The quality of life really suffers in those situations. Not just for the pet, but also for the owners because it pains them to see their pet going through that on a daily basis.

A lot of these pet owners were considering euthanasia because they just didn't want to see their animals suffer like that. They had heard about cannabis and they had heard about its use in controlling seizures in children. They said, "Why not? Why not try this? We've run out of all other options. We should at least give cannabis a shot." It's been a game changer for so many of these patients. It's been night and day. They've gone from having full blown seizures on a daily basis to severe reductions in the number of seizures that they're having to maybe once a month, once every few months. What we've also seen is that the seizure intensity also goes down.

Where they were having these full blown grand mal seizures before, they're having much milder seizures. Literally cannabis has saved a lot of these patient's lives. We're talking about other conditions like cancer. We've seen some really remarkable cases as well. Patients that the prognosis was only weeks left to live. The owner said, "Well, we've got nothing to lose really." This is about maintaining quality of life for the little amount of time that we have. Once they incorporated cannabis into therapy, they saw an extended lifespan. Many of these patients that were only expected to live for weeks, they lived for months out.

We haven't seen anything curative, but when you're talking about maybe months to a year of extra time for these pet owners, sometimes that's ten percent of that pet's lifespan. That's quality of time that the owner would not have had would it not be for cannabis.

Ricardo: Hold that thought. We're going to take a very quick break. But in the meantime, hit that subscribe button. If you'd be so kind to leave us a review, we'd really appreciate it. Thanks.

Hi, it's Derek Riedle, publisher of Civilized. Today's episode of Cannabis & Main is brought to you again by our friends at Fluent Cannabis Care. At Fluent, they have a full line of CO2 extracted full spectrum products that have been praised by customers and experts alike. Now they're welcoming premium whole flower and pre-rolls to their product line. They're based in sunny South Florida where they have ten locations and more on the way. They're also open in Puerto Rico, in Pennsylvania and in Texas and exciting for me as a Canadian, they're coming to Canada soon. You can check them out on Instagram and Facebook, but they can't show you all the products and give you all the information they want to.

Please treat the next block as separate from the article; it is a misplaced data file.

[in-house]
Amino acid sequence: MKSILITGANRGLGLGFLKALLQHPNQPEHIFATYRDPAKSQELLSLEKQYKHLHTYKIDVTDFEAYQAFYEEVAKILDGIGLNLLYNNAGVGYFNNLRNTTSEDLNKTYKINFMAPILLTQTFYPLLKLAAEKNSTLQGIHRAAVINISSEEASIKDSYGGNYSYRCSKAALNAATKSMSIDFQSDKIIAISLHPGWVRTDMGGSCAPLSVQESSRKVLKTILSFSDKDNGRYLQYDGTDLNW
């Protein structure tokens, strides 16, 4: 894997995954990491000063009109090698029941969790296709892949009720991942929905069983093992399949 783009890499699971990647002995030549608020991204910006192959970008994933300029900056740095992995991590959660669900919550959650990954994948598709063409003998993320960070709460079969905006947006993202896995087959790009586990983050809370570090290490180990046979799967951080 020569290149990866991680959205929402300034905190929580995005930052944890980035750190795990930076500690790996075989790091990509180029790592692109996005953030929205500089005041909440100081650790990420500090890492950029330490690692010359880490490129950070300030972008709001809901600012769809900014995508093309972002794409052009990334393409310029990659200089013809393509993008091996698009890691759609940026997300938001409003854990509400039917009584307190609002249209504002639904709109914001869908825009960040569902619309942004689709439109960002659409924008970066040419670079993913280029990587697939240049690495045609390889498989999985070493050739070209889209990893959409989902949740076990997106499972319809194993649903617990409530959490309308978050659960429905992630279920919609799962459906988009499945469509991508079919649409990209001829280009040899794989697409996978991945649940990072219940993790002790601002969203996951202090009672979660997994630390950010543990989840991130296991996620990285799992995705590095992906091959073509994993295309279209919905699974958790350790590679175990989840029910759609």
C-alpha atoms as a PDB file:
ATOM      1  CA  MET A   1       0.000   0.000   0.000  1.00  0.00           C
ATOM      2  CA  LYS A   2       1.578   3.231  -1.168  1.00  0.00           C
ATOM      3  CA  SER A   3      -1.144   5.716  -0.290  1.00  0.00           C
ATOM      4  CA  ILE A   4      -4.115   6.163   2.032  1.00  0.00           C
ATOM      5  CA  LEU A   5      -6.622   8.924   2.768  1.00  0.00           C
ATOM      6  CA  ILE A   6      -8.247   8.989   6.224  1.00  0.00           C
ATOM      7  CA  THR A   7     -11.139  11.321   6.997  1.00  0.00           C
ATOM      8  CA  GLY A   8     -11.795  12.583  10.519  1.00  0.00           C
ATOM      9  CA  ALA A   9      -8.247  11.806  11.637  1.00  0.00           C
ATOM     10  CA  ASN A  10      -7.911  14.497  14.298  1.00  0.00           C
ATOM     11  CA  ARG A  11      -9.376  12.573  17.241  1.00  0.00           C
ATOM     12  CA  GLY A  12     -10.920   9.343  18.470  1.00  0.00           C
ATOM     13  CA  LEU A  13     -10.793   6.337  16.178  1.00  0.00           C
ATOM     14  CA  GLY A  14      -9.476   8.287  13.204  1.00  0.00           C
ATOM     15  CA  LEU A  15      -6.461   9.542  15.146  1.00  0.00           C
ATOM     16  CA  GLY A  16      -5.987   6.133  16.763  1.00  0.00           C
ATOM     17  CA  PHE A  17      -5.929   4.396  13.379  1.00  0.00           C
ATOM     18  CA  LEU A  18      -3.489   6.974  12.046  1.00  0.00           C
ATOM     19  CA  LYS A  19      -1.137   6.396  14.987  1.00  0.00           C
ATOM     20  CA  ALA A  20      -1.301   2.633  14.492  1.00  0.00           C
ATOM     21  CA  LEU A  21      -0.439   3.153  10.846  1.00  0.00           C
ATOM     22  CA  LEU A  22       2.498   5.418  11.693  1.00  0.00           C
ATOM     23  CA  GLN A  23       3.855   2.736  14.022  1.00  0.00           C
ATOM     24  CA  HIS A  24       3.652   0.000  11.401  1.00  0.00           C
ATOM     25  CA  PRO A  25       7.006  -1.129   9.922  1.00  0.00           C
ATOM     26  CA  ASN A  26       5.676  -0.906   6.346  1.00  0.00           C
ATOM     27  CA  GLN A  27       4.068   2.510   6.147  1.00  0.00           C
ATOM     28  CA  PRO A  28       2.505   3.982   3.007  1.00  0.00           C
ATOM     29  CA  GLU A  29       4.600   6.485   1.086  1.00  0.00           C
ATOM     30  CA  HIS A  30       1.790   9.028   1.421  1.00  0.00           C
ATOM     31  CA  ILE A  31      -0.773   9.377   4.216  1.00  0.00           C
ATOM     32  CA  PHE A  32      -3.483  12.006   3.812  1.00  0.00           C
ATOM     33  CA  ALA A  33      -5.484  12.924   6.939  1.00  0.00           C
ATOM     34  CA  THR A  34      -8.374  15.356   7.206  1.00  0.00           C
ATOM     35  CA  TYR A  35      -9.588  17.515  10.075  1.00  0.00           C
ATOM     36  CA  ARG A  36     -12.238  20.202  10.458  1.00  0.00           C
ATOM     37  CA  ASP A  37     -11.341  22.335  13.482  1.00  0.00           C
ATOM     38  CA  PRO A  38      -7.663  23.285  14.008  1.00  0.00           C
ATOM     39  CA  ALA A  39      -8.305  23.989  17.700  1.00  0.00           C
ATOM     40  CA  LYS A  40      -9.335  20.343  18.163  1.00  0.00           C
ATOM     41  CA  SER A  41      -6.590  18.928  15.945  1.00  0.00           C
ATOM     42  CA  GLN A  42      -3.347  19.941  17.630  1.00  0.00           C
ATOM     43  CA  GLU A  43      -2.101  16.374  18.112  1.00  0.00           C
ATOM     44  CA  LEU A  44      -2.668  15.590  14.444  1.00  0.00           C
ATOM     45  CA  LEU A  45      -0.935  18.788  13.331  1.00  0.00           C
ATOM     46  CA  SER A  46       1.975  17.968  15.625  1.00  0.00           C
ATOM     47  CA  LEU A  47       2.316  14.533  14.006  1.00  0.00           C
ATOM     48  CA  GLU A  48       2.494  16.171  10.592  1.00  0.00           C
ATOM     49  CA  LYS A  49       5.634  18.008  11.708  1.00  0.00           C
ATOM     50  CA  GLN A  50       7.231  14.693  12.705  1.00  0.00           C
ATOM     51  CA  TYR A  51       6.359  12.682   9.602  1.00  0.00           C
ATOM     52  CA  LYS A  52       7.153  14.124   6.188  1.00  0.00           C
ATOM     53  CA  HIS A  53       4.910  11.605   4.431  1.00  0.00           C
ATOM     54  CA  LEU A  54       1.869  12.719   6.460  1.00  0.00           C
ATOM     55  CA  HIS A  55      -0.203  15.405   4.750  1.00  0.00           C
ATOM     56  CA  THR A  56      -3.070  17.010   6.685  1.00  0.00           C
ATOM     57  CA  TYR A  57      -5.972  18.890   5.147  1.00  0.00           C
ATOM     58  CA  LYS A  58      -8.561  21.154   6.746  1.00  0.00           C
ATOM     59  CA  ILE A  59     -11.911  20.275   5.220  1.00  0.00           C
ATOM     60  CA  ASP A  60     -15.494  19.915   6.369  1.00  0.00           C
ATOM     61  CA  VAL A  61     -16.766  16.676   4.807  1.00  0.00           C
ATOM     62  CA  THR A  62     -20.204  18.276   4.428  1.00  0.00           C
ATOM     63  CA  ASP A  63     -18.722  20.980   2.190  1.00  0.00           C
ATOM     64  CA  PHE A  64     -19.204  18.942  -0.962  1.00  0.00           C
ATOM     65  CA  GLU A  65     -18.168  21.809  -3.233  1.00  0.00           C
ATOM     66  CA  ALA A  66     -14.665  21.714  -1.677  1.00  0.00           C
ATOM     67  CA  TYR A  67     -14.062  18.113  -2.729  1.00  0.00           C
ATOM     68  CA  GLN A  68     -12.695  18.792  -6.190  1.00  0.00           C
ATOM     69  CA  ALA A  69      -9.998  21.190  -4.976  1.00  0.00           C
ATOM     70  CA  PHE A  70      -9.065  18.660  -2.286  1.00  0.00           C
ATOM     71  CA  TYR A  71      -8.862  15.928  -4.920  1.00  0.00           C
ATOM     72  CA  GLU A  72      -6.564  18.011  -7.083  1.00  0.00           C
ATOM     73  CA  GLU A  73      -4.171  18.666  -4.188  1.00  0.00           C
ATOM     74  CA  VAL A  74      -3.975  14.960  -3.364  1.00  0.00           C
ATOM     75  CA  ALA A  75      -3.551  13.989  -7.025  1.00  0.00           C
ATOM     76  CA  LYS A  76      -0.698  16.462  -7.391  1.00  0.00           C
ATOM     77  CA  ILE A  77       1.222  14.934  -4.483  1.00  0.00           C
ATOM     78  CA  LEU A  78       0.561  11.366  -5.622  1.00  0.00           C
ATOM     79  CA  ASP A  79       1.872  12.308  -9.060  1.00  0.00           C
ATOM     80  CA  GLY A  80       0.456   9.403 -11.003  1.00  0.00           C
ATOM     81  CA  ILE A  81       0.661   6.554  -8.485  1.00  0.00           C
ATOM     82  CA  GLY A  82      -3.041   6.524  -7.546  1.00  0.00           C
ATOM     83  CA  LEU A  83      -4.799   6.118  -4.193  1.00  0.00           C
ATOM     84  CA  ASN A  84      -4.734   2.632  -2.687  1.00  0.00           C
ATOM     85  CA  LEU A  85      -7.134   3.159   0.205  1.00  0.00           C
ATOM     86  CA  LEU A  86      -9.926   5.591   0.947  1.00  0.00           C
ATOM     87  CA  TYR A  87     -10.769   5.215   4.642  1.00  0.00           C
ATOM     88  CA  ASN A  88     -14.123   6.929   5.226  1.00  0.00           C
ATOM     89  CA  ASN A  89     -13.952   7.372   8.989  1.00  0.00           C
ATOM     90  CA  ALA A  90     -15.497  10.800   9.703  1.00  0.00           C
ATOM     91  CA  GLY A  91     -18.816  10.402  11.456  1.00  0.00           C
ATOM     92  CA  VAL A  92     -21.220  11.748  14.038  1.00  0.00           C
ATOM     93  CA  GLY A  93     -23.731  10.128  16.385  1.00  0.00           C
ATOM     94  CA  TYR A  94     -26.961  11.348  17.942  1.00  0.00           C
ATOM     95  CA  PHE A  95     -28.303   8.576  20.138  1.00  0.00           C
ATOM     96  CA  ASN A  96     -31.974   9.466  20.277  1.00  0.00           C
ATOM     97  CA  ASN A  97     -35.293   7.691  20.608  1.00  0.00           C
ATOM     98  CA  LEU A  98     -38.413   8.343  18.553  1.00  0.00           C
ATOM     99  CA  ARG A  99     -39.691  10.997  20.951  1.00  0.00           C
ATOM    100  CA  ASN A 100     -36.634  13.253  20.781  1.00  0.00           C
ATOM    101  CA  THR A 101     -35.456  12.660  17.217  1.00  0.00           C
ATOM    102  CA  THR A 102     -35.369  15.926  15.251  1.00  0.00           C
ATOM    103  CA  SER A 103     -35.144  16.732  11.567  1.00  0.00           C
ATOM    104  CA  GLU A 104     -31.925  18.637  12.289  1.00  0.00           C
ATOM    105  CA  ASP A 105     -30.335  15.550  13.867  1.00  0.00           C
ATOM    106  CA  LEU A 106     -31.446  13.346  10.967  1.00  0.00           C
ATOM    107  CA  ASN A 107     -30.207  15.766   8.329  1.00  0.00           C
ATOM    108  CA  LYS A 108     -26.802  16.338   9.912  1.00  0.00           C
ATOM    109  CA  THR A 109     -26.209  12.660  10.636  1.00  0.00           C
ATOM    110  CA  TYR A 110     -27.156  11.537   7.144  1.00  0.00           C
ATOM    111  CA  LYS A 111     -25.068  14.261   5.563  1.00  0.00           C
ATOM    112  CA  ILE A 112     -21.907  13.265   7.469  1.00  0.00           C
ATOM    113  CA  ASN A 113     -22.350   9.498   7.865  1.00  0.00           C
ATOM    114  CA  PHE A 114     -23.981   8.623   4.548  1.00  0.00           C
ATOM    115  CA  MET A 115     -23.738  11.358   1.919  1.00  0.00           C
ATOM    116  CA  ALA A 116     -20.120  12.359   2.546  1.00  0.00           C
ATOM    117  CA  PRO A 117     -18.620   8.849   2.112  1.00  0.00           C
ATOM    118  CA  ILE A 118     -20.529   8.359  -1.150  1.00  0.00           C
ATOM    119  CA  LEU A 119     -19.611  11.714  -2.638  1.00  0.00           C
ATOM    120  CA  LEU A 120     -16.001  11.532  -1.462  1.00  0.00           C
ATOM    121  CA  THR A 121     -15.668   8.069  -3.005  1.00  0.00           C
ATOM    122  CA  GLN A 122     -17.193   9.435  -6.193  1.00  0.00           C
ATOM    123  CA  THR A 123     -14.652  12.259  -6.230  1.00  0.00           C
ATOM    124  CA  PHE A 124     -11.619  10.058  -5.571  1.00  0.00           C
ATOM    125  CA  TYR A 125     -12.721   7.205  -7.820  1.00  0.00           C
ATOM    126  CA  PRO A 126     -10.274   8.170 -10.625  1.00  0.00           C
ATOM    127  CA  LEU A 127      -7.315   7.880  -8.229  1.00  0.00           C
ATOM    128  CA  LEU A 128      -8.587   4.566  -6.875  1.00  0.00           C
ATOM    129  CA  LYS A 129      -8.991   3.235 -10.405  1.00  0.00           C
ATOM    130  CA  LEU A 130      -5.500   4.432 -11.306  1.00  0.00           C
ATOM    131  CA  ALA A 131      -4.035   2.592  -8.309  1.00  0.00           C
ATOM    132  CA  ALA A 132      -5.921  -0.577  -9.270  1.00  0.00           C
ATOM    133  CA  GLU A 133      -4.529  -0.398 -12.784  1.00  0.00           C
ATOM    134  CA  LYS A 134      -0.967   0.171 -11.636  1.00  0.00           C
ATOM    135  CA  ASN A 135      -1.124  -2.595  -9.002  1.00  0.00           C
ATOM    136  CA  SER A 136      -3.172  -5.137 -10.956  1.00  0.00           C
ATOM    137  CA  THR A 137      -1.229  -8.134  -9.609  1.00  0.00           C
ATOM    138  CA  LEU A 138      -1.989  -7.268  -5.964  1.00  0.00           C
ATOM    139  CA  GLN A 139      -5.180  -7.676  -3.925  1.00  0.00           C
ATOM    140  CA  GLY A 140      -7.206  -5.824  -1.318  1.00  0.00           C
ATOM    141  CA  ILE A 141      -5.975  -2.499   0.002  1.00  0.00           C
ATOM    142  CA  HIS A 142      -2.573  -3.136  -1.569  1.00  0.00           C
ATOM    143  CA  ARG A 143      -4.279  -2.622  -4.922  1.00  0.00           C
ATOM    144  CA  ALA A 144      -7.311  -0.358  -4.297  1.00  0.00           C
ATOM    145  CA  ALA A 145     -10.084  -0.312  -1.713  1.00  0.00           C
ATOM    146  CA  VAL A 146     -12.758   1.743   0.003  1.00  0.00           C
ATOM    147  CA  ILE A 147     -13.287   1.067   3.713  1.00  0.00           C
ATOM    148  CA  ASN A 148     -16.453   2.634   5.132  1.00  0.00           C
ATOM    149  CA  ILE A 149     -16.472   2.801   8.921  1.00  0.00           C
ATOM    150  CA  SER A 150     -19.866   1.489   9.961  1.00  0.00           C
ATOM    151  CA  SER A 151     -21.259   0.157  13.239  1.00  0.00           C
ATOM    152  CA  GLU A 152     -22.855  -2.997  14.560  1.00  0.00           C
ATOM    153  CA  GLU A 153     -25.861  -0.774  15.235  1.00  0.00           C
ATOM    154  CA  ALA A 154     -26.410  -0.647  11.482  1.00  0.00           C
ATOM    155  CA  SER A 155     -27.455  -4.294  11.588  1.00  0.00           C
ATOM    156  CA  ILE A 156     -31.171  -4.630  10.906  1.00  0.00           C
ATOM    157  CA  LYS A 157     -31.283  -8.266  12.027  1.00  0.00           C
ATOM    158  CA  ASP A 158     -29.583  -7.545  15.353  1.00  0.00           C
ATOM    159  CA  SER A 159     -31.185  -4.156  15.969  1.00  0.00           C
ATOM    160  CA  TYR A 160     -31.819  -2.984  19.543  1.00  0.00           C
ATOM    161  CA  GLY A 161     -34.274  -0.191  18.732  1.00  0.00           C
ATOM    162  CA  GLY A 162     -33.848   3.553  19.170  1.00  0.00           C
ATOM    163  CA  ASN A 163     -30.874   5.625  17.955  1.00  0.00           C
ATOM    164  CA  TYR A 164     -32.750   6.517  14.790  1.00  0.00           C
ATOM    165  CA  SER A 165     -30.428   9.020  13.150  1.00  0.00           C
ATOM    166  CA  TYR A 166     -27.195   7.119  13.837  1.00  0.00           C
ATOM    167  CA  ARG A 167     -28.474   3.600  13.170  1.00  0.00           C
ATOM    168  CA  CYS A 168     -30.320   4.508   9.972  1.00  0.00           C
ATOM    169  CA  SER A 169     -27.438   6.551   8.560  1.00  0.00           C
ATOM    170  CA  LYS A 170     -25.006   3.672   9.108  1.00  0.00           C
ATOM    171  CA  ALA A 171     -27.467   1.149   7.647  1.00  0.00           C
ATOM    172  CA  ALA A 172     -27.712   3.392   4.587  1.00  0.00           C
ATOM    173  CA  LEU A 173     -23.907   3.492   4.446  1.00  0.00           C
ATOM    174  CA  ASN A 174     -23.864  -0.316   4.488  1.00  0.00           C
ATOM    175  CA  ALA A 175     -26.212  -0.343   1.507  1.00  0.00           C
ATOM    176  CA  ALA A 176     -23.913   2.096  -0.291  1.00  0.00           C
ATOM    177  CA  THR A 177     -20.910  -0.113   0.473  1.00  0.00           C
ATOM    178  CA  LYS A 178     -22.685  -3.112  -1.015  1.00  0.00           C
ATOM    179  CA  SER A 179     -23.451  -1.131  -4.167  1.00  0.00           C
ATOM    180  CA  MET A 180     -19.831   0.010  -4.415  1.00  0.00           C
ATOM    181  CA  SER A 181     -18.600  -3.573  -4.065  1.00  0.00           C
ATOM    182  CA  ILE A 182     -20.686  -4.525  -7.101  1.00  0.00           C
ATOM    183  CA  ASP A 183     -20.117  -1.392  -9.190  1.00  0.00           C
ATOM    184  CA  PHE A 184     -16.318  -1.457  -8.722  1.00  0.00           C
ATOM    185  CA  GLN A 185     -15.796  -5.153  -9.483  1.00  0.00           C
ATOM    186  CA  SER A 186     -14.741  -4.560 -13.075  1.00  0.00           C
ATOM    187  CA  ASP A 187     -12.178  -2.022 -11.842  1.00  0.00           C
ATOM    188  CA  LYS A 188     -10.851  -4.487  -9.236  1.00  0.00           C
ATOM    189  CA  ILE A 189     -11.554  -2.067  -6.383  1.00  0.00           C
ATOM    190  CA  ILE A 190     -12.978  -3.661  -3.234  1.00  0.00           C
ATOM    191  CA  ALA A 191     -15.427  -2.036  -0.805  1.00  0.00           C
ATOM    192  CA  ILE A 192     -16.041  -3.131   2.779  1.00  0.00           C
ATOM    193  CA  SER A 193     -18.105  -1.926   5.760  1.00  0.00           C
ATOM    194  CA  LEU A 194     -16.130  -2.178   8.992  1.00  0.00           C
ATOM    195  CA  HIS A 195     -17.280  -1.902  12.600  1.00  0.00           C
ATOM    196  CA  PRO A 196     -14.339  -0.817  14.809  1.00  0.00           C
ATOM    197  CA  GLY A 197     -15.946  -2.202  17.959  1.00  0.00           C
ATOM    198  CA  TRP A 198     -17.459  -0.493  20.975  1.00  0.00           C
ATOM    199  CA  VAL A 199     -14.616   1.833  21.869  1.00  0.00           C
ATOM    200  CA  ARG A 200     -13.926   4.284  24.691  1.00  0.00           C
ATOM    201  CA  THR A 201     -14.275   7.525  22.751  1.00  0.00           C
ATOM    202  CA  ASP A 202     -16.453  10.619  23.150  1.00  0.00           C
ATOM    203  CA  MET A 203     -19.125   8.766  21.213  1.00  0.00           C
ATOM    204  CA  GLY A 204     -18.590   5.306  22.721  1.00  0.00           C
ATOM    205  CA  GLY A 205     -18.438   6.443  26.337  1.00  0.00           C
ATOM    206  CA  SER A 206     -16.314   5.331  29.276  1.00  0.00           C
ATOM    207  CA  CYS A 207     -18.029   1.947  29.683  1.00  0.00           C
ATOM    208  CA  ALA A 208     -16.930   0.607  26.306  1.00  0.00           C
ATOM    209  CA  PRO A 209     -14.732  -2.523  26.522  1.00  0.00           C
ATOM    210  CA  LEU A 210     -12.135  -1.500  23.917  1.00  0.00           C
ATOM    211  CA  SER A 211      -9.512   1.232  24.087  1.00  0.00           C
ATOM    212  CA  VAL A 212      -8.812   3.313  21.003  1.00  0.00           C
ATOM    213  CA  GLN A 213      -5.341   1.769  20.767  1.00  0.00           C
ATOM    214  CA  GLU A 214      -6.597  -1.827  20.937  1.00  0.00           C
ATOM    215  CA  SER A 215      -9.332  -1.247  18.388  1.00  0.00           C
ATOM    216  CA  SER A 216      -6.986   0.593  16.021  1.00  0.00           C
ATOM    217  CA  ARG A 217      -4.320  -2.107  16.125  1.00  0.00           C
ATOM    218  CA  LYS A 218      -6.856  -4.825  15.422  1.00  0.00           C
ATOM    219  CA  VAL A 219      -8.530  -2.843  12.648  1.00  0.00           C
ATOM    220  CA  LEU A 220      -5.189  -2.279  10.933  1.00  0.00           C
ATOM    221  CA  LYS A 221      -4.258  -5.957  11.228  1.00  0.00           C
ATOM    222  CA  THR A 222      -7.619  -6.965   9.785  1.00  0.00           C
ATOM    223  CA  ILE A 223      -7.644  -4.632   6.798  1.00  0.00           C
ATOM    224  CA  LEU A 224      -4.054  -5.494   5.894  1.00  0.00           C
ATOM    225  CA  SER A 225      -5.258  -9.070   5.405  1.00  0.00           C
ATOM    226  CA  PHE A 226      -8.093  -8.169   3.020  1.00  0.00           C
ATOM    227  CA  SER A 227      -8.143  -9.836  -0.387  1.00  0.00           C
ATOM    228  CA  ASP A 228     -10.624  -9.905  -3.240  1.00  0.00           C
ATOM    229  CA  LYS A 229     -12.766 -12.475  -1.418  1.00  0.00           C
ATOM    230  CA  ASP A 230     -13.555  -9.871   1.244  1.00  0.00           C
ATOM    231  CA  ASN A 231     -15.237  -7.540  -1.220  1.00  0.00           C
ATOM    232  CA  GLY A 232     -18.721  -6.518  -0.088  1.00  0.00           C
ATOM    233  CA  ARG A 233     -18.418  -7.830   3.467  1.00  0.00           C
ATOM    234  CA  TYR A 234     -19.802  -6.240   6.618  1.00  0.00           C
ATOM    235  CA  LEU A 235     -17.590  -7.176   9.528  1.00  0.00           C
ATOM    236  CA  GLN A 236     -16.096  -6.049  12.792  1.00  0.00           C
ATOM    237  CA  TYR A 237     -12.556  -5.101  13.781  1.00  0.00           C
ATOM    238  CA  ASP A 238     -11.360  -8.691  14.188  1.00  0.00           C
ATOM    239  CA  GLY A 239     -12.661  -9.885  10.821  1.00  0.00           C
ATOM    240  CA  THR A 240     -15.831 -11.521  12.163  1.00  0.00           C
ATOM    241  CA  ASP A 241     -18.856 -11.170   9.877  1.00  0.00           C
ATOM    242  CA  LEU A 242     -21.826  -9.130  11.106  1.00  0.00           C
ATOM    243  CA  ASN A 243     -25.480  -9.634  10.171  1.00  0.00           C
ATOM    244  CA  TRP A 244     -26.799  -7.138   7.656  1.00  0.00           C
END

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Ricardo: Hey, thanks, Derek. Remember to follow us on Instagram. I'm @bruvs, B-R-U-V-S, and Civilized, @civilized.life. Now, back to the program.

Tim, every human being has an endocannabinoid system (ECS). Do dogs and cats have ECS?

Tim: Absolutely. In fact, all vertebrae animals have endocannabinoid systems. Mammals, birds, reptile, fish, they all have endocannabinoid systems. Even very, very, very small creatures like the hydra, which is a tiny, tiny little marine creature, has been found to have an endocannabinoid system. All these animals stand to potentially benefit from cannabinoid therapeutics. We have seen a lot of different species benefit. Primarily we work with dogs and cats, but we've also had people use it for their horses, for donkeys. We've had people use it for goats, pigs, ferrets, rabbits, birds, guinea pigs.

The list goes on and on because all these species they have endocannabinoid systems and they're able to benefit from cannabinoid therapeutics.

Ricardo: Oh wow. Do you give dosing instructions for animals based on type and weight? Do you give dosing instructions for canaries and parakeets?

Tim: In terms of dogs and cats, we provide general guidelines.

The general guidelines are based off of weight. Now, what we always tell owners is that there is individual variability. Some patients may require less, some patients may require more. What we tell them to do is start at half of the dosage guideline and gradually work your way up because what we want to do is we want to find the minimal amount that we can use that provides the maximal effect. The general mantra of cannabis therapeutics is to start low and gradually work your way up until you find the right dose. We find that to be applicable for animals also. Certainly in animals like birds and rabbits, we use much, much smaller doses.

Ricardo: Wow. I guess I'm just fascinated because everything you're saying is exactly the same way as it is with humans. I mean for the children suffering from epilepsy, that's exactly how they self-titrate up to determining their dose of CBD medicine, their full spectrum medicine.

Tim: Right.

Ricardo: It's the same with kitty cats.

Tim: Right. Right. Exactly.

One of the things that we talk about is, like you mentioned, full spectrum products. Everybody talks about CBD nowadays, but CBD is just one cannabinoid out of over a hundred different cannabinoids that come from the cannabis plant. THC, it does have medical benefits. That's something that we've always talked to people about because every single dose of that CBD that we've ever created has a small amount of THC in there. THC can be very useful for things like pain, appetite stimulation, nausea and inflammation. But what's key is that it'd be dose and formulated properly so that these animals don't get any of the intoxicating side effects of THC, but they receive the medical benefits of it.